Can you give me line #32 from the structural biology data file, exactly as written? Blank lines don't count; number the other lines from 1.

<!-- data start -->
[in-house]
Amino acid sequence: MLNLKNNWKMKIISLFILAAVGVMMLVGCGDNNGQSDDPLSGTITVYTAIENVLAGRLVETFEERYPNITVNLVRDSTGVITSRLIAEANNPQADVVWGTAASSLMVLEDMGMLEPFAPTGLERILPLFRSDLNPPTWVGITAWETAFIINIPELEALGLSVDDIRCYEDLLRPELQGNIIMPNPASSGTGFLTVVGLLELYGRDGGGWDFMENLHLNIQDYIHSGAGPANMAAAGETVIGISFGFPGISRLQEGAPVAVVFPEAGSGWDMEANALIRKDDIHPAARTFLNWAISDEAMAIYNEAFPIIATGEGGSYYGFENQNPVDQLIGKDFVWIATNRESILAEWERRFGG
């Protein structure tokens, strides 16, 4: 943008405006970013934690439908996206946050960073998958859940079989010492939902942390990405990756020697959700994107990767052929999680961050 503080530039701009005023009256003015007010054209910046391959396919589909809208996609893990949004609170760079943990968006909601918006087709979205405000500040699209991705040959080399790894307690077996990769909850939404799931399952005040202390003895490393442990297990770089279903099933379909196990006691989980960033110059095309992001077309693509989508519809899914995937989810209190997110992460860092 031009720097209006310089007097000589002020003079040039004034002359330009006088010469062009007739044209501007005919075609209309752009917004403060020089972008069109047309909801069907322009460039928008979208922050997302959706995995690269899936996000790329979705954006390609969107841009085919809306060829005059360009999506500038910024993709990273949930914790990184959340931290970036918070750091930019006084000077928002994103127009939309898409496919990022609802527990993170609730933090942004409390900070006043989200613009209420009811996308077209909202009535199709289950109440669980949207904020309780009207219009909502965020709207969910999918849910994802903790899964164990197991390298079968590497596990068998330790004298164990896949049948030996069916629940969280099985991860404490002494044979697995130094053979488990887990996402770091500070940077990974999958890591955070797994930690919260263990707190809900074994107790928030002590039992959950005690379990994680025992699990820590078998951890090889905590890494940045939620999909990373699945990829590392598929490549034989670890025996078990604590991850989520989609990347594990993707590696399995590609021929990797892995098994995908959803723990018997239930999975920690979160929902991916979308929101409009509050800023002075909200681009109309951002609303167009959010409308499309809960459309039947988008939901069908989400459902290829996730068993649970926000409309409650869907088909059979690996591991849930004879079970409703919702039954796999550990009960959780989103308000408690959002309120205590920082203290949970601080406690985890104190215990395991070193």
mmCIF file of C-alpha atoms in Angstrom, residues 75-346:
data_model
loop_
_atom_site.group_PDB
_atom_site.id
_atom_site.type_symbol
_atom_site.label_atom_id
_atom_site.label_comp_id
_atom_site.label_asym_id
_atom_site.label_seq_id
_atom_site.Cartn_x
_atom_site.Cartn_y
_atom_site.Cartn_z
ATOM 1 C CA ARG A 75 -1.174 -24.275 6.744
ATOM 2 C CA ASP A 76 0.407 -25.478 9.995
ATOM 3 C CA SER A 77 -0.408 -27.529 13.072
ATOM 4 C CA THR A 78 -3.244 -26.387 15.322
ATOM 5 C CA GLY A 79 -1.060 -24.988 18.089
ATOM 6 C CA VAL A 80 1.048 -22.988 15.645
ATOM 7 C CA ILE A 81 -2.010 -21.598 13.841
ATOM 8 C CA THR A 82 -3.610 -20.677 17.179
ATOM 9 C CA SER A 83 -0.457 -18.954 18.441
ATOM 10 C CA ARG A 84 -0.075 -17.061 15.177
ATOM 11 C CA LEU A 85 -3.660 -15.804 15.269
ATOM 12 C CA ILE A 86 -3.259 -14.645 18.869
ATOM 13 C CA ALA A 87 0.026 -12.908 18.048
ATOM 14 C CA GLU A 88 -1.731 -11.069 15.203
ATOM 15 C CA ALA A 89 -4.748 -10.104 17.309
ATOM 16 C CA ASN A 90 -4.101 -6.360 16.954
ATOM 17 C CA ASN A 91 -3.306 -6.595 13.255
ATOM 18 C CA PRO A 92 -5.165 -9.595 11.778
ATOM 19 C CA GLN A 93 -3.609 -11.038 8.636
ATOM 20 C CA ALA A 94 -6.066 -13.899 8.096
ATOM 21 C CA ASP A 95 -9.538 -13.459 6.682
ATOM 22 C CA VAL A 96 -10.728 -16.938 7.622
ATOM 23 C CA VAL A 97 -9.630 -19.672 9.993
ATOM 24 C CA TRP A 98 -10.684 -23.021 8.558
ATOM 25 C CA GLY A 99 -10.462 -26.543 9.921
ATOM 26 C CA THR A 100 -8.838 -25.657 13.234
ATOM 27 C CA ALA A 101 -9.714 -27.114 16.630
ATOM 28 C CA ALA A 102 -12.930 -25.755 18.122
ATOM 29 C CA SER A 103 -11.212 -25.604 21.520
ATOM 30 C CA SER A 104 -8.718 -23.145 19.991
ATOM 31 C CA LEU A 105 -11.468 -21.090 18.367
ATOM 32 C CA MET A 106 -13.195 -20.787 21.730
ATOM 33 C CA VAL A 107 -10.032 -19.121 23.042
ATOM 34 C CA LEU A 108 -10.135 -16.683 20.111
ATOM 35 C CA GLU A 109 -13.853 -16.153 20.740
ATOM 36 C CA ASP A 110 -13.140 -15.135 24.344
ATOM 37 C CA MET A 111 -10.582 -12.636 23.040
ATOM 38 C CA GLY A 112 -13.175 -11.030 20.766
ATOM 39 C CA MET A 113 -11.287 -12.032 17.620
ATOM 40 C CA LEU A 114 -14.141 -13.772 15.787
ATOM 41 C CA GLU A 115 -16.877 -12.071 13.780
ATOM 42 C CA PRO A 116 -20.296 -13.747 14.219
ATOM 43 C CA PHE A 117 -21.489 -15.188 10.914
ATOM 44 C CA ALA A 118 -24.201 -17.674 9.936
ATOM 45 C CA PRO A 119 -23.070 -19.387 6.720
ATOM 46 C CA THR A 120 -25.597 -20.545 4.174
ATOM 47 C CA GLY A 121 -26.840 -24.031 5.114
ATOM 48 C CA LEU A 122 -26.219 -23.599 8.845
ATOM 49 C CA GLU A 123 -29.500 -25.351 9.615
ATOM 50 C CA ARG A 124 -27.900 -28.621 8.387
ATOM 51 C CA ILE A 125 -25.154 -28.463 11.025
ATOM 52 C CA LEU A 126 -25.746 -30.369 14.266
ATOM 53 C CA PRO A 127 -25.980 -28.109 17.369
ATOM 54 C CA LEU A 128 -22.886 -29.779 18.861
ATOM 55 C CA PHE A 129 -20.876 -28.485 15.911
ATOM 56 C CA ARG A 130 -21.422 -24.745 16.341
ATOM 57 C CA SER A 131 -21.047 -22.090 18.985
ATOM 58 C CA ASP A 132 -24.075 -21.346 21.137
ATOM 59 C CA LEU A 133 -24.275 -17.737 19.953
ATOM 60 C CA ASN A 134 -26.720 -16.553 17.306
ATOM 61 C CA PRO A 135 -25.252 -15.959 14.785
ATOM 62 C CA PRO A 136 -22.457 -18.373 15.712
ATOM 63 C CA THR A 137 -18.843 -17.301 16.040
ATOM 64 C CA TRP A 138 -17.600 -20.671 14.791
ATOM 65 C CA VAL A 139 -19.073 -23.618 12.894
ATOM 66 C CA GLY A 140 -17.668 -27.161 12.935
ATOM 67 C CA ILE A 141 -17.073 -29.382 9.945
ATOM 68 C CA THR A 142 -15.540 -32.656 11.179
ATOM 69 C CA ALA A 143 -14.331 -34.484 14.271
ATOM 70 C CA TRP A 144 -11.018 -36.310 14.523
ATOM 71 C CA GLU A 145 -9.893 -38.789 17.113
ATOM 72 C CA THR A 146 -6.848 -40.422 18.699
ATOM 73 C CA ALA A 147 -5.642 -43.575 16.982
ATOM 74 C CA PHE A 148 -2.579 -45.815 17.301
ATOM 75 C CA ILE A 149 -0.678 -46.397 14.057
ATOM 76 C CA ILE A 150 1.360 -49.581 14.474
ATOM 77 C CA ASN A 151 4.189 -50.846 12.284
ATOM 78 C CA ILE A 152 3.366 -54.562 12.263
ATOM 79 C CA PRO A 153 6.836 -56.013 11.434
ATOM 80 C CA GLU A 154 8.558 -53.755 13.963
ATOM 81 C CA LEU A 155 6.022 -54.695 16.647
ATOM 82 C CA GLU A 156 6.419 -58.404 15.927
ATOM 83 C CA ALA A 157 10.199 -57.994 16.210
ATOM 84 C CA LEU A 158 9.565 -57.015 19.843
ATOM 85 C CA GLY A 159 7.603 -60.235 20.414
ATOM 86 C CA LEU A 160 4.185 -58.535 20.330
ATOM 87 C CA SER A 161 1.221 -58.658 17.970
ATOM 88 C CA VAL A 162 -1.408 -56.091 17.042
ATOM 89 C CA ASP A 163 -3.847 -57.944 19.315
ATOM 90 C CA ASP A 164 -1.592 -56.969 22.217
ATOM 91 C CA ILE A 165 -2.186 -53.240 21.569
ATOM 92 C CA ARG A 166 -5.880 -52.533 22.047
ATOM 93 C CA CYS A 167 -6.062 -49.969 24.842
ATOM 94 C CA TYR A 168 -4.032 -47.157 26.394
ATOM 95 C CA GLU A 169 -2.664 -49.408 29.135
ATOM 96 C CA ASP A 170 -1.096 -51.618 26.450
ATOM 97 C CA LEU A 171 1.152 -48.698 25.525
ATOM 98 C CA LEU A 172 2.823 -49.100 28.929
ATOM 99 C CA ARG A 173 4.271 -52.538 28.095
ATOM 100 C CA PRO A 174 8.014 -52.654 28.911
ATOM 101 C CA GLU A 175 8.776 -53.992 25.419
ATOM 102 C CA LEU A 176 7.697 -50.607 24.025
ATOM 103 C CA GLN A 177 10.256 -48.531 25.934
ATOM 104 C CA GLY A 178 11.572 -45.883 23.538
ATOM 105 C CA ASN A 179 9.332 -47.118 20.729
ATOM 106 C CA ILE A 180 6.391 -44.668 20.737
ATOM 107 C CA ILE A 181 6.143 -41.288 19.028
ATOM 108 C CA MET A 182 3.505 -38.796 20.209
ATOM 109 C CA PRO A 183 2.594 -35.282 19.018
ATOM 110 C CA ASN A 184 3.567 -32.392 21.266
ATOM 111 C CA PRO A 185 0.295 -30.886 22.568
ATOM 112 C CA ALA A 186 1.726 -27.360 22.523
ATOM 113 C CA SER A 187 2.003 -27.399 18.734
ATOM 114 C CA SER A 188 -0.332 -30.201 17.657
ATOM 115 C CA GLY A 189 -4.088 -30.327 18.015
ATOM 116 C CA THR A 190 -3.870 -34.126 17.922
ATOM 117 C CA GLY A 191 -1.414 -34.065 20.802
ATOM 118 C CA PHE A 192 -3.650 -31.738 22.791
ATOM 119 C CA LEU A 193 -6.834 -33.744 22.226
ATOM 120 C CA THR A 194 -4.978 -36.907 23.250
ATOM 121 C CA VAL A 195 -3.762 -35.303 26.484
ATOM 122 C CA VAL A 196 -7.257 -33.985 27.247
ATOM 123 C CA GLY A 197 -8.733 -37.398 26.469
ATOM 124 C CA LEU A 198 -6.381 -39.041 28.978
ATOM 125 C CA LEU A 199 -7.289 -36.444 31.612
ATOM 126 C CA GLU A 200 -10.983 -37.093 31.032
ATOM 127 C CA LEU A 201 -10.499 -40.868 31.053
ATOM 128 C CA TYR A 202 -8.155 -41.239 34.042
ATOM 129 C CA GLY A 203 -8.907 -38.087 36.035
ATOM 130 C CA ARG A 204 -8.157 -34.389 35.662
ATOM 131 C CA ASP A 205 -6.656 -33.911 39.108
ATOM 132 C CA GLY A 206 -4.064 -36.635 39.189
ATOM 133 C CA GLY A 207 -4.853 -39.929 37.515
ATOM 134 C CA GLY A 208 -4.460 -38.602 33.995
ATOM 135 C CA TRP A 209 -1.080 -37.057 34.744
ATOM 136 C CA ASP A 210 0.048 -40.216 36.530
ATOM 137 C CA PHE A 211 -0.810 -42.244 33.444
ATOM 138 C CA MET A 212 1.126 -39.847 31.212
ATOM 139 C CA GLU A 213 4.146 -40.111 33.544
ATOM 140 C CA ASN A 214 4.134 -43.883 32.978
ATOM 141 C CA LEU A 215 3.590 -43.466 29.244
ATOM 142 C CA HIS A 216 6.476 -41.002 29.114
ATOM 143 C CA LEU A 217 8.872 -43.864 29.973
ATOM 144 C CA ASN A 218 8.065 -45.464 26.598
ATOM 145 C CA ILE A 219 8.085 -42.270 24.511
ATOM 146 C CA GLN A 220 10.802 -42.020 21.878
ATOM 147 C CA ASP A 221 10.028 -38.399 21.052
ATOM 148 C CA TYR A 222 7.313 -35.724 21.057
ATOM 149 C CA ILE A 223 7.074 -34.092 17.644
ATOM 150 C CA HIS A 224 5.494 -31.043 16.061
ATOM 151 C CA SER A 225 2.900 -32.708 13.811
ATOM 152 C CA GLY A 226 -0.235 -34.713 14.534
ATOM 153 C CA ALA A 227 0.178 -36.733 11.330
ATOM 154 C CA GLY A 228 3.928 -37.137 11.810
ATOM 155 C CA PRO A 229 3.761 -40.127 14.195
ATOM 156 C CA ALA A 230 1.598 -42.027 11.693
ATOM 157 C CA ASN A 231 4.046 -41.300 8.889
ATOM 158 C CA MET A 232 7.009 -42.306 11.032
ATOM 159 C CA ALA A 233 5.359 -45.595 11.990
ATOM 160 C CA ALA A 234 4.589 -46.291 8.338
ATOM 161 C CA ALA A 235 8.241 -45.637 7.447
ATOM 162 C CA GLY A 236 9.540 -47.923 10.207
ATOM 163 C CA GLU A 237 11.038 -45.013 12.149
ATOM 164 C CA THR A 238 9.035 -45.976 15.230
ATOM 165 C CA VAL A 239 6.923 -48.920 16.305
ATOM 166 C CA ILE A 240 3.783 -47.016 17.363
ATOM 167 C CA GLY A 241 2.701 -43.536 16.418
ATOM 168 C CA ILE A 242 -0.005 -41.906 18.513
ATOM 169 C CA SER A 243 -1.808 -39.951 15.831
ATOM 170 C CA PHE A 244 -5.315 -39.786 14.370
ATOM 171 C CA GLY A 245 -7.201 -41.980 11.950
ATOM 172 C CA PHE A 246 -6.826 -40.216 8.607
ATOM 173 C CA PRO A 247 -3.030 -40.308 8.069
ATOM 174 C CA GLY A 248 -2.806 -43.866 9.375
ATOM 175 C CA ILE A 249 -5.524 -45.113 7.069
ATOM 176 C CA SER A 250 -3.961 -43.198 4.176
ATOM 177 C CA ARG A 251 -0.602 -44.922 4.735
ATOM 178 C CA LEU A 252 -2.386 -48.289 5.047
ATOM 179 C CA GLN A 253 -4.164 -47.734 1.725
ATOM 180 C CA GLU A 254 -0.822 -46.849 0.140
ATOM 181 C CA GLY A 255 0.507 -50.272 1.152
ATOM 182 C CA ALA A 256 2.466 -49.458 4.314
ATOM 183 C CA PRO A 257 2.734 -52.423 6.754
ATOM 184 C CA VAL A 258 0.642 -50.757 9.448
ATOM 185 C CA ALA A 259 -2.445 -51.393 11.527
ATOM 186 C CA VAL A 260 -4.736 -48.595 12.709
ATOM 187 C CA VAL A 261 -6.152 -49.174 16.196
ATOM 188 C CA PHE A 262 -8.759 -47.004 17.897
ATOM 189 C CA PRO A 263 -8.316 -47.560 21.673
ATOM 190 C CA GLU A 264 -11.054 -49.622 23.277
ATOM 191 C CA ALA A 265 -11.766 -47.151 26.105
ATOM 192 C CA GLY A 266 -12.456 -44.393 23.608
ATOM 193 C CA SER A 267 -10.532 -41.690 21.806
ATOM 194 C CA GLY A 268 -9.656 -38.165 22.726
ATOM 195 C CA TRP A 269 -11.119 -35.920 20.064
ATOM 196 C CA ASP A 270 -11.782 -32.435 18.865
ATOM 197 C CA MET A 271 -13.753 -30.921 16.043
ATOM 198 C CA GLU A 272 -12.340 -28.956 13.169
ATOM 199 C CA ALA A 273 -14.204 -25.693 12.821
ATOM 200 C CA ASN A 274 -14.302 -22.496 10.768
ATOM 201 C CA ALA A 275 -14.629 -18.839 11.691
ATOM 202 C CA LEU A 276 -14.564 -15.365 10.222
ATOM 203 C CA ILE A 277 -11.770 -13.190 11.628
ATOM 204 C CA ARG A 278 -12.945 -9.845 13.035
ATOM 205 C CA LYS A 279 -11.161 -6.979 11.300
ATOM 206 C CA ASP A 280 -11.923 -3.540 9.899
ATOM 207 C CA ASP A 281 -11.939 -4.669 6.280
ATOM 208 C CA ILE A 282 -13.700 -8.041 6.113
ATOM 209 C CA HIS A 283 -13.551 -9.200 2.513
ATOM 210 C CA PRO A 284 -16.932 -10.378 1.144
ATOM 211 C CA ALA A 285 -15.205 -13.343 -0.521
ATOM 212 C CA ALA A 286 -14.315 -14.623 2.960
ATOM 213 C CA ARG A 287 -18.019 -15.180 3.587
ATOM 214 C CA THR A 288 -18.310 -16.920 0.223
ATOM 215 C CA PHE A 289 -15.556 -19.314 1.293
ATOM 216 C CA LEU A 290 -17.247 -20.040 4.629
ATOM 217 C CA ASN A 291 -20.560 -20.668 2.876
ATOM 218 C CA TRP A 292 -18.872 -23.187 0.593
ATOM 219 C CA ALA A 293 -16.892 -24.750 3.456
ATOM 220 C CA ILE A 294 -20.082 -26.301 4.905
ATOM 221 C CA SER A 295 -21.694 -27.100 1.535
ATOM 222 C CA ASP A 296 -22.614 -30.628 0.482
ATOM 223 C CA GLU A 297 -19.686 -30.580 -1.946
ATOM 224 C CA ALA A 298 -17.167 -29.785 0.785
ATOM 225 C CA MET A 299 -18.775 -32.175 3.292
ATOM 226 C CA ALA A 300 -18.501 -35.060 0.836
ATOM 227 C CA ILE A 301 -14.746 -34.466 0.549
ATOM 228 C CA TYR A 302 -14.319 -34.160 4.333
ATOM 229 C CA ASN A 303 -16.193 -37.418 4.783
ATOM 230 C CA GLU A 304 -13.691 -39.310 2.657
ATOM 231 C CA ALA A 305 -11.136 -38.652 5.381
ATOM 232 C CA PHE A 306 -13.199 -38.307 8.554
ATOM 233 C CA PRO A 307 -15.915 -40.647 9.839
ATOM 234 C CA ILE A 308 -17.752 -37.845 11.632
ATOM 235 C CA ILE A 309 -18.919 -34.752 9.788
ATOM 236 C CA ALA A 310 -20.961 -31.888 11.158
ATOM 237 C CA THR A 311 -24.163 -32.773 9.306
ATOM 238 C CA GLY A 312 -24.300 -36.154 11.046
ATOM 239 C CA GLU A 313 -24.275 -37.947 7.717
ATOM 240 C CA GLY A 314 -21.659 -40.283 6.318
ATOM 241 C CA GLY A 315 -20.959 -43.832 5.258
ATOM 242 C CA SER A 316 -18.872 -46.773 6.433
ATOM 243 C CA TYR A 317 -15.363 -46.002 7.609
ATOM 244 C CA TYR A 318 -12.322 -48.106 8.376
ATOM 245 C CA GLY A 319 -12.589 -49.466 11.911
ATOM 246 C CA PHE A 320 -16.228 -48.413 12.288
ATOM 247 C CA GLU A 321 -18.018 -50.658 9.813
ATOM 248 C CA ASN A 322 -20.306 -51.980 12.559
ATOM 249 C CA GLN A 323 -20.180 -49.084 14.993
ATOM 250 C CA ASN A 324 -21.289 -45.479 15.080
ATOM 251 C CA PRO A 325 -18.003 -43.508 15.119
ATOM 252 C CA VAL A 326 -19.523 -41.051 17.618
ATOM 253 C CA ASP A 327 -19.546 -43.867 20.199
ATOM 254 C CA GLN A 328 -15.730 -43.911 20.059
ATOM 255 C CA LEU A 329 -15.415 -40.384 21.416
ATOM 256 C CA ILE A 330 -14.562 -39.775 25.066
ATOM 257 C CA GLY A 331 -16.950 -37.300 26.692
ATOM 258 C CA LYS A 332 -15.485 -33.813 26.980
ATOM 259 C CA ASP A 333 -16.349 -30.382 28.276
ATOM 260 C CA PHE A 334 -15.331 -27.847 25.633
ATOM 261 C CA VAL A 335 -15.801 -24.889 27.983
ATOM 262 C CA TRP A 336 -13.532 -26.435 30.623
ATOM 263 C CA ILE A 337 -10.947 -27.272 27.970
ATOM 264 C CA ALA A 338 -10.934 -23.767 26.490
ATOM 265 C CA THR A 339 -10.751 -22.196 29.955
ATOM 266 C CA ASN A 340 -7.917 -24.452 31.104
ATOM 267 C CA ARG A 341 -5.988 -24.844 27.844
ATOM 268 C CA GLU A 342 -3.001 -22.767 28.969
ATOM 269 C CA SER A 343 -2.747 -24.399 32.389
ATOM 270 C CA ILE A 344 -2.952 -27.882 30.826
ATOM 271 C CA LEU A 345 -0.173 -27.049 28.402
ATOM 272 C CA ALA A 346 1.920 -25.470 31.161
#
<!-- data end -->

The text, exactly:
ATOM 16 C CA ASN A 90 -4.101 -6.360 16.954